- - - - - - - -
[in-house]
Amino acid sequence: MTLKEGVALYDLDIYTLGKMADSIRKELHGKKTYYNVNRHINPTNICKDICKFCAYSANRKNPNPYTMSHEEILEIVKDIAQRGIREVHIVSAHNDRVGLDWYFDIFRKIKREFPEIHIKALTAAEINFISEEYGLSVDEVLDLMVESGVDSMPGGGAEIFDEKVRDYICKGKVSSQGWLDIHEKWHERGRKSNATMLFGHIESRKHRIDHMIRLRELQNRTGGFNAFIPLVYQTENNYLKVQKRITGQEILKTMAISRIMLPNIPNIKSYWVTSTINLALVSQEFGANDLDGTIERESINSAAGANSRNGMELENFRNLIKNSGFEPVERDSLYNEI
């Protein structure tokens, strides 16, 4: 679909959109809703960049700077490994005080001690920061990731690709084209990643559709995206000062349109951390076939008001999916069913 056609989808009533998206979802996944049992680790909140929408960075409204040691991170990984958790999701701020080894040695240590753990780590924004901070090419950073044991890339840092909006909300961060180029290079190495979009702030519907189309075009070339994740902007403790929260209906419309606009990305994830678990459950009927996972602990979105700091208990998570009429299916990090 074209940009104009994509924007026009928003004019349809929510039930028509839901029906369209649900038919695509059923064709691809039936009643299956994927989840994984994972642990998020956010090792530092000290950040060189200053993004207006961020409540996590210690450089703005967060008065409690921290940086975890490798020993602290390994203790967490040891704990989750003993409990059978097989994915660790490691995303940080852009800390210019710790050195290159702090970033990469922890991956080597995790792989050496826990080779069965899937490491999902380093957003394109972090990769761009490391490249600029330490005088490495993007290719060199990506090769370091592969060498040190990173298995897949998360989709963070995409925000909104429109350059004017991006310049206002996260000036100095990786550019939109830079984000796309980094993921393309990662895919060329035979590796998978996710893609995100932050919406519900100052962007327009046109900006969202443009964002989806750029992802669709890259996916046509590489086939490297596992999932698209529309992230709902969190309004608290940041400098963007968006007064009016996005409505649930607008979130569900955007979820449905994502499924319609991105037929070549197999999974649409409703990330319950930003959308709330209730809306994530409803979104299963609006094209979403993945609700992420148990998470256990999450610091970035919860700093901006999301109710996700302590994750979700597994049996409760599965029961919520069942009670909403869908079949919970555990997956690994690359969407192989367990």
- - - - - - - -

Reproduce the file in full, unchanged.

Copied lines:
[in-house]
Amino acid sequence: MTLKEGVALYDLDIYTLGKMADSIRKELHGKKTYYNVNRHINPTNICKDICKFCAYSANRKNPNPYTMSHEEILEIVKDIAQRGIREVHIVSAHNDRVGLDWYFDIFRKIKREFPEIHIKALTAAEINFISEEYGLSVDEVLDLMVESGVDSMPGGGAEIFDEKVRDYICKGKVSSQGWLDIHEKWHERGRKSNATMLFGHIESRKHRIDHMIRLRELQNRTGGFNAFIPLVYQTENNYLKVQKRITGQEILKTMAISRIMLPNIPNIKSYWVTSTINLALVSQEFGANDLDGTIERESINSAAGANSRNGMELENFRNLIKNSGFEPVERDSLYNEI
């Protein structure tokens, strides 16, 4: 679909959109809703960049700077490994005080001690920061990731690709084209990643559709995206000062349109951390076939008001999916069913 056609989808009533998206979802996944049992680790909140929408960075409204040691991170990984958790999701701020080894040695240590753990780590924004901070090419950073044991890339840092909006909300961060180029290079190495979009702030519907189309075009070339994740902007403790929260209906419309606009990305994830678990459950009927996972602990979105700091208990998570009429299916990090 074209940009104009994509924007026009928003004019349809929510039930028509839901029906369209649900038919695509059923064709691809039936009643299956994927989840994984994972642990998020956010090792530092000290950040060189200053993004207006961020409540996590210690450089703005967060008065409690921290940086975890490798020993602290390994203790967490040891704990989750003993409990059978097989994915660790490691995303940080852009800390210019710790050195290159702090970033990469922890991956080597995790792989050496826990080779069965899937490491999902380093957003394109972090990769761009490391490249600029330490005088490495993007290719060199990506090769370091592969060498040190990173298995897949998360989709963070995409925000909104429109350059004017991006310049206002996260000036100095990786550019939109830079984000796309980094993921393309990662895919060329035979590796998978996710893609995100932050919406519900100052962007327009046109900006969202443009964002989806750029992802669709890259996916046509590489086939490297596992999932698209529309992230709902969190309004608290940041400098963007968006007064009016996005409505649930607008979130569900955007979820449905994502499924319609991105037929070549197999999974649409409703990330319950930003959308709330209730809306994530409803979104299963609006094209979403993945609700992420148990998470256990999450610091970035919860700093901006999301109710996700302590994750979700597994049996409760599965029961919520069942009670909403869908079949919970555990997956690994690359969407192989367990």